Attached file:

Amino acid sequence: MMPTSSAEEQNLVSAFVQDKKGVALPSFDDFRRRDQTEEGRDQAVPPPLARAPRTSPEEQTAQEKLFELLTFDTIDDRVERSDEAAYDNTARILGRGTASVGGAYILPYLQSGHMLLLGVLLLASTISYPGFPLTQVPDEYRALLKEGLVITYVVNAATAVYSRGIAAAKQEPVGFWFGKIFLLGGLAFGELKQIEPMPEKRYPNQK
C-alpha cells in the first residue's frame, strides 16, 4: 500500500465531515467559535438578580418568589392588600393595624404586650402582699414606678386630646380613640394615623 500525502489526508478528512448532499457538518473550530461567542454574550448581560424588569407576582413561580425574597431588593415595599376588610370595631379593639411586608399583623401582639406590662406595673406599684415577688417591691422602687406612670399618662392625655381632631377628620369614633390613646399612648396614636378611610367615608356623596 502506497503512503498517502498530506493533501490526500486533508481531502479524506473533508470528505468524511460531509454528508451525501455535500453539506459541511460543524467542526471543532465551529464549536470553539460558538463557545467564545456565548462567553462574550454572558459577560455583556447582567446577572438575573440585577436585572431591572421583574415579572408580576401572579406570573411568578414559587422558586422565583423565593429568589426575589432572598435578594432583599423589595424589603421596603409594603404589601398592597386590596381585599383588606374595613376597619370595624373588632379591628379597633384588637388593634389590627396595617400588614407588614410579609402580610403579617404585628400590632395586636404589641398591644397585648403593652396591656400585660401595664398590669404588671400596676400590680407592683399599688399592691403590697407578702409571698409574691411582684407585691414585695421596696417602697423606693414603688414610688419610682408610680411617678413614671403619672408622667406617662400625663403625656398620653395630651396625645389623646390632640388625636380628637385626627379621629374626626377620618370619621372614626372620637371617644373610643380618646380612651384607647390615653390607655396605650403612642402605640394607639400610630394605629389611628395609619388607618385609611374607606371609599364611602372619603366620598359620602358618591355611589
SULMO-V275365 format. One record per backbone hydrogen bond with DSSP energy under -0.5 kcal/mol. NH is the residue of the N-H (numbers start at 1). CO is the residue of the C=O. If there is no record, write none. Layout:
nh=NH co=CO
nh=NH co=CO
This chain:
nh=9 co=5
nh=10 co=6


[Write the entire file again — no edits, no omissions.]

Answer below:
Amino acid sequence: MMPTSSAEEQNLVSAFVQDKKGVALPSFDDFRRRDQTEEGRDQAVPPPLARAPRTSPEEQTAQEKLFELLTFDTIDDRVERSDEAAYDNTARILGRGTASVGGAYILPYLQSGHMLLLGVLLLASTISYPGFPLTQVPDEYRALLKEGLVITYVVNAATAVYSRGIAAAKQEPVGFWFGKIFLLGGLAFGELKQIEPMPEKRYPNQK
C-alpha cells in the first residue's frame, strides 16, 4: 500500500465531515467559535438578580418568589392588600393595624404586650402582699414606678386630646380613640394615623 500525502489526508478528512448532499457538518473550530461567542454574550448581560424588569407576582413561580425574597431588593415595599376588610370595631379593639411586608399583623401582639406590662406595673406599684415577688417591691422602687406612670399618662392625655381632631377628620369614633390613646399612648396614636378611610367615608356623596 502506497503512503498517502498530506493533501490526500486533508481531502479524506473533508470528505468524511460531509454528508451525501455535500453539506459541511460543524467542526471543532465551529464549536470553539460558538463557545467564545456565548462567553462574550454572558459577560455583556447582567446577572438575573440585577436585572431591572421583574415579572408580576401572579406570573411568578414559587422558586422565583423565593429568589426575589432572598435578594432583599423589595424589603421596603409594603404589601398592597386590596381585599383588606374595613376597619370595624373588632379591628379597633384588637388593634389590627396595617400588614407588614410579609402580610403579617404585628400590632395586636404589641398591644397585648403593652396591656400585660401595664398590669404588671400596676400590680407592683399599688399592691403590697407578702409571698409574691411582684407585691414585695421596696417602697423606693414603688414610688419610682408610680411617678413614671403619672408622667406617662400625663403625656398620653395630651396625645389623646390632640388625636380628637385626627379621629374626626377620618370619621372614626372620637371617644373610643380618646380612651384607647390615653390607655396605650403612642402605640394607639400610630394605629389611628395609619388607618385609611374607606371609599364611602372619603366620598359620602358618591355611589
SULMO-V275365 format. One record per backbone hydrogen bond with DSSP energy under -0.5 kcal/mol. NH is the residue of the N-H (numbers start at 1). CO is the residue of the C=O. If there is no record, write none. Layout:
nh=NH co=CO
nh=NH co=CO
This chain:
nh=9 co=5
nh=10 co=6